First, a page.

Students will benefit most. They will enjoy improved teaching and learning in innovative and creative courses that compete for their interests. They will be able to choose from a wider range of options and will have better information to help them make decisions about where, how and what to study.

In addition to increased international competition and a rapidly changing environment, the nation faces significant challenges in higher education and research that were not addressed by the previous government. These challenges include budget deficits and ballooning debt, and funding cliffs for essential research fellowships and research infrastructure.

The Reform Bill meets those challenges head-on in ways that are fair to both students and taxpayers.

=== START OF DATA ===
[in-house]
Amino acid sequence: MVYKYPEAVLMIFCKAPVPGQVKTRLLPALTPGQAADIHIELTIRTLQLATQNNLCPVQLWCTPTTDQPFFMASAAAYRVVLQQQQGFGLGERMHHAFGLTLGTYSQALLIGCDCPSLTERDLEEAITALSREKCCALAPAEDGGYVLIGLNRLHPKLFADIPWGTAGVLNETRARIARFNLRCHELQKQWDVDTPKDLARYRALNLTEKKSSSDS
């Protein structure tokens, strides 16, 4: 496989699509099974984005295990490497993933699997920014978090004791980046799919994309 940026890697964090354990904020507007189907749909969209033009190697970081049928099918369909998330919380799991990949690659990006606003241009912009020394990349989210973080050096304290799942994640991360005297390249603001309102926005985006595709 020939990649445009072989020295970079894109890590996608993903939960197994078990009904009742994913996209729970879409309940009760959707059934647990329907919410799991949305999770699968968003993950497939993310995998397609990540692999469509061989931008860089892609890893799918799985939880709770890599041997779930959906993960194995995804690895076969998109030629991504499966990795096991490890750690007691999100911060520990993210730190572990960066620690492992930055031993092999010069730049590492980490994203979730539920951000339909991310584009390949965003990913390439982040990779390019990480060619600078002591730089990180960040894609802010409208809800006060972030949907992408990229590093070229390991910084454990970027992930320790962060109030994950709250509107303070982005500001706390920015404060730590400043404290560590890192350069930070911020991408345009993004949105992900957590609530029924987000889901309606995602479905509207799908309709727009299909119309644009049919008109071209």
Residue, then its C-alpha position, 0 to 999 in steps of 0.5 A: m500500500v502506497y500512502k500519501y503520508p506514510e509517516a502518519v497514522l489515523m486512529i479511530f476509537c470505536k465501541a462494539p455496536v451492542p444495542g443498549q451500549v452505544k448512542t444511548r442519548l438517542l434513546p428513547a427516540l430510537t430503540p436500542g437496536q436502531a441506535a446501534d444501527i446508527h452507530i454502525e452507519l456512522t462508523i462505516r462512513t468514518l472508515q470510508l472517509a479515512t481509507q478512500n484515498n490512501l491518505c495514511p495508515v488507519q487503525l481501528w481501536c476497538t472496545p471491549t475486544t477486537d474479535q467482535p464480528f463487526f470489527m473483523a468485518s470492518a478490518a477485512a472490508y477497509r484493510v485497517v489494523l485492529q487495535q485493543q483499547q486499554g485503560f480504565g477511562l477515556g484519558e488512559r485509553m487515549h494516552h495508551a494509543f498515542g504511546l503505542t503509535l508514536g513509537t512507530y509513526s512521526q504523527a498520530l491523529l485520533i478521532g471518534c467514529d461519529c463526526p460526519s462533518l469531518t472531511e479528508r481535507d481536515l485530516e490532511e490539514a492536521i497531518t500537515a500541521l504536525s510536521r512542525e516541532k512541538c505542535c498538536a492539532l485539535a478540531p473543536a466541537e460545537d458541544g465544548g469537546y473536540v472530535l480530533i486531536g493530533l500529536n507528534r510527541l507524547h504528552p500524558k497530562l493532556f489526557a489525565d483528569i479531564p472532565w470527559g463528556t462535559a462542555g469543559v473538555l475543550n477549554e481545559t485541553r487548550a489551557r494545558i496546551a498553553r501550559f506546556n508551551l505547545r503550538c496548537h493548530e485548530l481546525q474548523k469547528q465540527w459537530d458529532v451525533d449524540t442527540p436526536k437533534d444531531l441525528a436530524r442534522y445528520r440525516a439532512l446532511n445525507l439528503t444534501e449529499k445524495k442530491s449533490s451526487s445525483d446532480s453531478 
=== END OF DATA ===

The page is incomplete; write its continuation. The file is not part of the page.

Universities Australia, the body representing all university vice-chancellors, fully supports the need to deregulate and free-up higher education in Australia. Deregulation is the only way to respond to what students and employers want. It is the only way to set our universities free to ensure they can deliver what we need. It is the only way to ensure Australia is not left behind. It is a one-off opportunity.

If we don’t act, and act now, we risk Australia’s higher education system falling into a downward spiral towards mediocrity. Universities Australia made this abundantly clear prior to the Budget with its Keep It Clever campaign. We must not be left behind.

Fortunately, we won’t be. With the passage of the Reform Bill, we will have the right conditions to transform the Australian higher education system and give it the freedom to be the best in the world.